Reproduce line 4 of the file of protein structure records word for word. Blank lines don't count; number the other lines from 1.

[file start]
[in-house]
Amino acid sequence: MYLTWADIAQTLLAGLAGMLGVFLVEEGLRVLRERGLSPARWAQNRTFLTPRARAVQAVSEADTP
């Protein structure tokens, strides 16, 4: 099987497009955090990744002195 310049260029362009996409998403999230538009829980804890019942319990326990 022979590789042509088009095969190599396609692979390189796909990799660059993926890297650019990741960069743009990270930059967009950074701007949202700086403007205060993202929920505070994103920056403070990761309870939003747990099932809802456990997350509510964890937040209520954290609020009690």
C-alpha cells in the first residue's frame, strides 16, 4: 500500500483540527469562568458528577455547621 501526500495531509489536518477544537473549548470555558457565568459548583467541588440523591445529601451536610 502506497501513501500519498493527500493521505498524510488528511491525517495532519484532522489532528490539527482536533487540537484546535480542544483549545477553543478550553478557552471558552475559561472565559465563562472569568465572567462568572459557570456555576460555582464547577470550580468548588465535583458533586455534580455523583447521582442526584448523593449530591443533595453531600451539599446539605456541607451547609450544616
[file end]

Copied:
C-alpha cells in the first residue's frame, strides 16, 4: 500500500483540527469562568458528577455547621 501526500495531509489536518477544537473549548470555558457565568459548583467541588440523591445529601451536610 502506497501513501500519498493527500493521505498524510488528511491525517495532519484532522489532528490539527482536533487540537484546535480542544483549545477553543478550553478557552471558552475559561472565559465563562472569568465572567462568572459557570456555576460555582464547577470550580468548588465535583458533586455534580455523583447521582442526584448523593449530591443533595453531600451539599446539605456541607451547609450544616